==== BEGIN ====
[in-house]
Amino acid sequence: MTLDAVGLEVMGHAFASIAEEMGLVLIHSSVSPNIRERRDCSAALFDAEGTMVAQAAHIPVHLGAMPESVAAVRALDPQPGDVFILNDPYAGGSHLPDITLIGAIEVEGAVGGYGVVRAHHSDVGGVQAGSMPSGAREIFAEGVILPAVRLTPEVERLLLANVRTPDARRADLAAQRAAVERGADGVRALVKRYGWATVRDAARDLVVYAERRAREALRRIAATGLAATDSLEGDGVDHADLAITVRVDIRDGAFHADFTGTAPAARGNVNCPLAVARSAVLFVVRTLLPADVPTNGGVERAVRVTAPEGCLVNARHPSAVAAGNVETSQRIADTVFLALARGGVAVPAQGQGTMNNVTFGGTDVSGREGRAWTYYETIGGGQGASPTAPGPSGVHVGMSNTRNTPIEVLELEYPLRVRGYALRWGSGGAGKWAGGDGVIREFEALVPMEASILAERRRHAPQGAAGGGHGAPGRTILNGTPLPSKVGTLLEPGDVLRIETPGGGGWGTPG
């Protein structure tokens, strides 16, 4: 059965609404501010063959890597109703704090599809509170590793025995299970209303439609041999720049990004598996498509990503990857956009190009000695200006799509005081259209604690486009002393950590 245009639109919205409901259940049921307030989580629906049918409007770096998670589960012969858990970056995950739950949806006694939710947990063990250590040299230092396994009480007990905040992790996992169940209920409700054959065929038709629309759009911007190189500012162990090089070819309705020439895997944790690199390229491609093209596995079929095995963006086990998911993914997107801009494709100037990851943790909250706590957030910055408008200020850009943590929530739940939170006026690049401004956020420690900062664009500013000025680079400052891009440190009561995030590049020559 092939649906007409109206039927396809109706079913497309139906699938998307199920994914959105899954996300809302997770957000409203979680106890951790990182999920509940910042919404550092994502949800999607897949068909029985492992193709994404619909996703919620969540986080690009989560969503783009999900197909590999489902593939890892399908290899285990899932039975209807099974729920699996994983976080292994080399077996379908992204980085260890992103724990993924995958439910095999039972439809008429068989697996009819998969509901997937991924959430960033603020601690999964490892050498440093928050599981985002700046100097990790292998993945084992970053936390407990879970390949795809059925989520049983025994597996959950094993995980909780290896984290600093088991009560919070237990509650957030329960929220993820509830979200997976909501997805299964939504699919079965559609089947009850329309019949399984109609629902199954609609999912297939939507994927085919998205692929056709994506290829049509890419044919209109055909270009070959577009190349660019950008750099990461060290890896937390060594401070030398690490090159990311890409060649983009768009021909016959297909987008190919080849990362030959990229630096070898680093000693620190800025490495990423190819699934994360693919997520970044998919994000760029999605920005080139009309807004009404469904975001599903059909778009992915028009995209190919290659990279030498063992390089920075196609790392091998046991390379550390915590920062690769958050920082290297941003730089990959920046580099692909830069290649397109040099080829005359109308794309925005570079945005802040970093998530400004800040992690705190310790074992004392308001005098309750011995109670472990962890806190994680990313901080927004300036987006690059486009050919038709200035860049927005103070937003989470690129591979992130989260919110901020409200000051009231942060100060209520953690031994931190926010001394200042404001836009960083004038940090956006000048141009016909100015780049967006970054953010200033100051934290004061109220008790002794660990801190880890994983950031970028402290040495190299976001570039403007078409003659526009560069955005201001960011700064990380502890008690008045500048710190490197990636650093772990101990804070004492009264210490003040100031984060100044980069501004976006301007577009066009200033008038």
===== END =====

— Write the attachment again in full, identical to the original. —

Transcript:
[in-house]
Amino acid sequence: MTLDAVGLEVMGHAFASIAEEMGLVLIHSSVSPNIRERRDCSAALFDAEGTMVAQAAHIPVHLGAMPESVAAVRALDPQPGDVFILNDPYAGGSHLPDITLIGAIEVEGAVGGYGVVRAHHSDVGGVQAGSMPSGAREIFAEGVILPAVRLTPEVERLLLANVRTPDARRADLAAQRAAVERGADGVRALVKRYGWATVRDAARDLVVYAERRAREALRRIAATGLAATDSLEGDGVDHADLAITVRVDIRDGAFHADFTGTAPAARGNVNCPLAVARSAVLFVVRTLLPADVPTNGGVERAVRVTAPEGCLVNARHPSAVAAGNVETSQRIADTVFLALARGGVAVPAQGQGTMNNVTFGGTDVSGREGRAWTYYETIGGGQGASPTAPGPSGVHVGMSNTRNTPIEVLELEYPLRVRGYALRWGSGGAGKWAGGDGVIREFEALVPMEASILAERRRHAPQGAAGGGHGAPGRTILNGTPLPSKVGTLLEPGDVLRIETPGGGGWGTPG
């Protein structure tokens, strides 16, 4: 059965609404501010063959890597109703704090599809509170590793025995299970209303439609041999720049990004598996498509990503990857956009190009000695200006799509005081259209604690486009002393950590 245009639109919205409901259940049921307030989580629906049918409007770096998670589960012969858990970056995950739950949806006694939710947990063990250590040299230092396994009480007990905040992790996992169940209920409700054959065929038709629309759009911007190189500012162990090089070819309705020439895997944790690199390229491609093209596995079929095995963006086990998911993914997107801009494709100037990851943790909250706590957030910055408008200020850009943590929530739940939170006026690049401004956020420690900062664009500013000025680079400052891009440190009561995030590049020559 092939649906007409109206039927396809109706079913497309139906699938998307199920994914959105899954996300809302997770957000409203979680106890951790990182999920509940910042919404550092994502949800999607897949068909029985492992193709994404619909996703919620969540986080690009989560969503783009999900197909590999489902593939890892399908290899285990899932039975209807099974729920699996994983976080292994080399077996379908992204980085260890992103724990993924995958439910095999039972439809008429068989697996009819998969509901997937991924959430960033603020601690999964490892050498440093928050599981985002700046100097990790292998993945084992970053936390407990879970390949795809059925989520049983025994597996959950094993995980909780290896984290600093088991009560919070237990509650957030329960929220993820509830979200997976909501997805299964939504699919079965559609089947009850329309019949399984109609629902199954609609999912297939939507994927085919998205692929056709994506290829049509890419044919209109055909270009070959577009190349660019950008750099990461060290890896937390060594401070030398690490090159990311890409060649983009768009021909016959297909987008190919080849990362030959990229630096070898680093000693620190800025490495990423190819699934994360693919997520970044998919994000760029999605920005080139009309807004009404469904975001599903059909778009992915028009995209190919290659990279030498063992390089920075196609790392091998046991390379550390915590920062690769958050920082290297941003730089990959920046580099692909830069290649397109040099080829005359109308794309925005570079945005802040970093998530400004800040992690705190310790074992004392308001005098309750011995109670472990962890806190994680990313901080927004300036987006690059486009050919038709200035860049927005103070937003989470690129591979992130989260919110901020409200000051009231942060100060209520953690031994931190926010001394200042404001836009960083004038940090956006000048141009016909100015780049967006970054953010200033100051934290004061109220008790002794660990801190880890994983950031970028402290040495190299976001570039403007078409003659526009560069955005201001960011700064990380502890008690008045500048710190490197990636650093772990101990804070004492009264210490003040100031984060100044980069501004976006301007577009066009200033008038």